Pinhole / Porosity Detection
Premature corrosion of a substrate is usually due to a coating failure. A major cause is the presence of flaws in the finished coating. Pinhole Porosity detection can pick up these flaws. Collectively referred to as porosity, the main types of flaws are:
Runs & Sags: Coatings move under gravity leaving a thin dry film.
Cissing: When a coating does not re-flow to cover the voids generated by air bubbles being released from the surface of a coating.
Cratering: If the substrate is wet or the coating has poor flow characteristics, voids are created in the coating.
Pinholes: Caused by air entrapment which is then released from the surface, or by the entrapment of particulates (dust, sand etc.) which do not stay in place.
Over Coating: If too much coating is applied, as it cures internal stresses of the coating can cause it to crack.
Under Coating: Uncoated areas, or where the coating flows away from edges or corners of a substrate or welds. Insufficient coating over a rough surface profile may also leave the peaks of the profile exposed.
Areas are not coated or the coating flows away from particular edges, corners of a substrate and welds.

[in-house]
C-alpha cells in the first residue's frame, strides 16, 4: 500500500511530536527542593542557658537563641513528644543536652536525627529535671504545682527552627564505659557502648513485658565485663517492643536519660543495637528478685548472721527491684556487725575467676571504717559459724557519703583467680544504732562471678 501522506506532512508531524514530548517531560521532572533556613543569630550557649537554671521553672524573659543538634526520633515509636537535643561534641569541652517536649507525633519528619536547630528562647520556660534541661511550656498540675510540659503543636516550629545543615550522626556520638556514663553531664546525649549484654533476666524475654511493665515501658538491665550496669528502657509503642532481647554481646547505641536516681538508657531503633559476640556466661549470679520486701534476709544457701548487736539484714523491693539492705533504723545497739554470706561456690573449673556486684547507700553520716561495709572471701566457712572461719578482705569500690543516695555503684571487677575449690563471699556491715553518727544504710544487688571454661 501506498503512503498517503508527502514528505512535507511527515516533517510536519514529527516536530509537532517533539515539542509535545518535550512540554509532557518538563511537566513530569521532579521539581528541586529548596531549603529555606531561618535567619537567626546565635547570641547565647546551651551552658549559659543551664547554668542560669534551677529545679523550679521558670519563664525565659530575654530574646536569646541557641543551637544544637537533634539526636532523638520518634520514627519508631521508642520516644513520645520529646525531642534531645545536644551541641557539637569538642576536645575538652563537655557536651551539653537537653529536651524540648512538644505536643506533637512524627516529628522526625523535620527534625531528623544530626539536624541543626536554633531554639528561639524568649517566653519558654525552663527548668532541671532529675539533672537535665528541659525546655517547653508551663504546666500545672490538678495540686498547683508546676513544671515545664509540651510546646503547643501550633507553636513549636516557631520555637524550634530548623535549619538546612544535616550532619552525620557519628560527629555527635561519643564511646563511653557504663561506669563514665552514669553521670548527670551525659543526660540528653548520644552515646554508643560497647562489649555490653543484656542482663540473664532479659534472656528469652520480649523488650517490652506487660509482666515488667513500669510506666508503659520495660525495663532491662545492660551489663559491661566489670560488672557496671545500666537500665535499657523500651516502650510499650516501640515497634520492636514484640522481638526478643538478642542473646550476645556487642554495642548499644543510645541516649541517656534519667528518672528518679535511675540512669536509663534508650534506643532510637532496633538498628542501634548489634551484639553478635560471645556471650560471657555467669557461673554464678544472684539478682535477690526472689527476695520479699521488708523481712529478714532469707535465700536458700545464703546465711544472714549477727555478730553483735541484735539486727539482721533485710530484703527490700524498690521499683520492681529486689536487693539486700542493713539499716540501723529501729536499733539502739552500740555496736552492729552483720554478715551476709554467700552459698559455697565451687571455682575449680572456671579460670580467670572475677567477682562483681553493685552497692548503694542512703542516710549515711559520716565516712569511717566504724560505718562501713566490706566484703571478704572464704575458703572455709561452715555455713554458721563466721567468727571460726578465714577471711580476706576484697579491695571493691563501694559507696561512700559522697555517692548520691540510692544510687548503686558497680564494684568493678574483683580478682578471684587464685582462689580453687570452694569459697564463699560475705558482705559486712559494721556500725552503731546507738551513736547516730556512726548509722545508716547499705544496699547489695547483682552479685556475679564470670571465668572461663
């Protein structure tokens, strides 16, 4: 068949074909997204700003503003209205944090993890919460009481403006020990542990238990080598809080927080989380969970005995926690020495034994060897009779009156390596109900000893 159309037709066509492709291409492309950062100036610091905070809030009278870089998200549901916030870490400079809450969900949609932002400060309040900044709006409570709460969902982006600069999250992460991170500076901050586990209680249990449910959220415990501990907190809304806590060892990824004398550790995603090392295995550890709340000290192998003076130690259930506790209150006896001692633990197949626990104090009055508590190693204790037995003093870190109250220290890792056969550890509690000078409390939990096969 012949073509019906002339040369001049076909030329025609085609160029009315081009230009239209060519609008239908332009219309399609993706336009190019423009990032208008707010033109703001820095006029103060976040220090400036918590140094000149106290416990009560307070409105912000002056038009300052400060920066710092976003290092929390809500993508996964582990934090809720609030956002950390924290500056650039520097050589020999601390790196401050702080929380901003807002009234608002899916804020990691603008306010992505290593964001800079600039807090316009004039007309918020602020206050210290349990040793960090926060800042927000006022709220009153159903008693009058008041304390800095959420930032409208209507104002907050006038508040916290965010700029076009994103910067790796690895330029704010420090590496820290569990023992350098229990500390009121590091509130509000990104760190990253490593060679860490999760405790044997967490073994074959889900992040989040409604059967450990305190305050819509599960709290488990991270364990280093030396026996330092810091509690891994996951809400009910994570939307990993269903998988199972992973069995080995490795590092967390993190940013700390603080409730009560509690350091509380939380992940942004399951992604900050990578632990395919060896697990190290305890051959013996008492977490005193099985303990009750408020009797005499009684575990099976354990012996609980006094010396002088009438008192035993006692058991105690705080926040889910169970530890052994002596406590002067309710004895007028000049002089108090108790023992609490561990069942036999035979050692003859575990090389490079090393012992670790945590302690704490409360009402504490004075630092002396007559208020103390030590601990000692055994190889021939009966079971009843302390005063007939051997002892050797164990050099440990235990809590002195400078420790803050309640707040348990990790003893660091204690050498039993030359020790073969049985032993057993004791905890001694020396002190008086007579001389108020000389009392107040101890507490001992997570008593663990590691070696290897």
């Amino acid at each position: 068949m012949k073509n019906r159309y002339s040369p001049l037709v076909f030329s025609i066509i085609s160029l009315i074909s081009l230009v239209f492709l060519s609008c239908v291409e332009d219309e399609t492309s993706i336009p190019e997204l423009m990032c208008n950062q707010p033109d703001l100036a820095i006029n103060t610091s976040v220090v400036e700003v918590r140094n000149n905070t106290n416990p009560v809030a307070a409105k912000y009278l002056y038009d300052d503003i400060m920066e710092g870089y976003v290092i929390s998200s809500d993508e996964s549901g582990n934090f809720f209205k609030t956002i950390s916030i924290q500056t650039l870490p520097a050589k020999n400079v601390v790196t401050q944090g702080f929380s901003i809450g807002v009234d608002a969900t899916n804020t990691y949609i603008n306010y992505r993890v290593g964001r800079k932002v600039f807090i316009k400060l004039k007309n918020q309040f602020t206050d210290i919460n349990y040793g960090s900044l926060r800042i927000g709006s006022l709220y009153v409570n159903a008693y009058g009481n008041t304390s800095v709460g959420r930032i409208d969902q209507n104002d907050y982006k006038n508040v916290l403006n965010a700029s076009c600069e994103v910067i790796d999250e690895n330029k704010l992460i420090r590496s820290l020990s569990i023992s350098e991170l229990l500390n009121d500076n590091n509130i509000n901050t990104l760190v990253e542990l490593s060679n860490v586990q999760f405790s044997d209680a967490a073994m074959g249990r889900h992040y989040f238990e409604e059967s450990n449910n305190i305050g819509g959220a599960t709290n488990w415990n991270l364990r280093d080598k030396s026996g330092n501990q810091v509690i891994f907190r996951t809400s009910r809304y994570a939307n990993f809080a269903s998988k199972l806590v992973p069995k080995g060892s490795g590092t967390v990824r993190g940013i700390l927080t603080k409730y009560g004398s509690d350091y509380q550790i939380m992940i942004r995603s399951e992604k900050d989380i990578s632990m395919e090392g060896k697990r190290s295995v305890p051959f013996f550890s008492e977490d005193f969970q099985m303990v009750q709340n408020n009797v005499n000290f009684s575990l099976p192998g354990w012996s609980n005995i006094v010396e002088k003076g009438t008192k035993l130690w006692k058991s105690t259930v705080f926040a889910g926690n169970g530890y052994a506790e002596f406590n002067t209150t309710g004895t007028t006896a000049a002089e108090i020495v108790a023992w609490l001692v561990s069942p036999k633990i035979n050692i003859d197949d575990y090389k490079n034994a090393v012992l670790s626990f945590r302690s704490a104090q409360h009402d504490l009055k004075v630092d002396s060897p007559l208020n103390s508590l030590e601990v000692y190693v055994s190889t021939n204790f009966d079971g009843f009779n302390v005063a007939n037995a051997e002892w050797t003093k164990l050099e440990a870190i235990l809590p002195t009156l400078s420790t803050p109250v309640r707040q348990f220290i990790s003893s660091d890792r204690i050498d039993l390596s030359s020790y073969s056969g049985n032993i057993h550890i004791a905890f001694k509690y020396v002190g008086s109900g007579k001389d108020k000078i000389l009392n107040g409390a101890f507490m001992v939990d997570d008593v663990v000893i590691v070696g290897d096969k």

Furthermore, over a rough surface profile, insufficient coating may leave the profile’s peaks exposed.
The consequent cost of repairs and subsequent loss of production can be considerable. Early inspection for coating flaws will prevent the expense and inconvenience of a coating failure. Instruments used to detect coating flaws are referred to by many different names, these include spark or jeep testers, porosity or holiday detectors and pinhole testers.
There are two methods of Pinhole Porosity detection or testing:
Wet Sponge Technique
Suitable for measuring insulating coatings on metal less than 500µm on conductive substrates. The wet sponge technique is ideal for powder coatings and any thin coating where the User does not wish damage to occur to the coating.
A low voltage is applied to a sponge, moistened with a wetting agent. When the sponge moves over a coating flaw, liquid penetrates to the substrate and completes an electrical circuit, setting off the alarm.
This technique will identify coating flaws where the substrate is uncovered, ie. cissing, cratering, pinholes and some forms of over and under coating flaws.
High Voltage Technique
Locates all flaws in insulating coatings on conductive substrates, the high voltage technique can be used to test coatings up to more than 7mm thick. This method is ideal for inspecting pipelines and other protective coatings. Coatings on concrete can also be tested using this method.
A power supply generates a high DC voltage which is connected to a suitable probe with an earth return connected to the substrate. As the probe is passed over the coated substrate, a flaw is indicated by a spark at the contact point which sets off the alarm.
This technique is suitable for identifying all of the flaws described above, however care is required on thin coatings.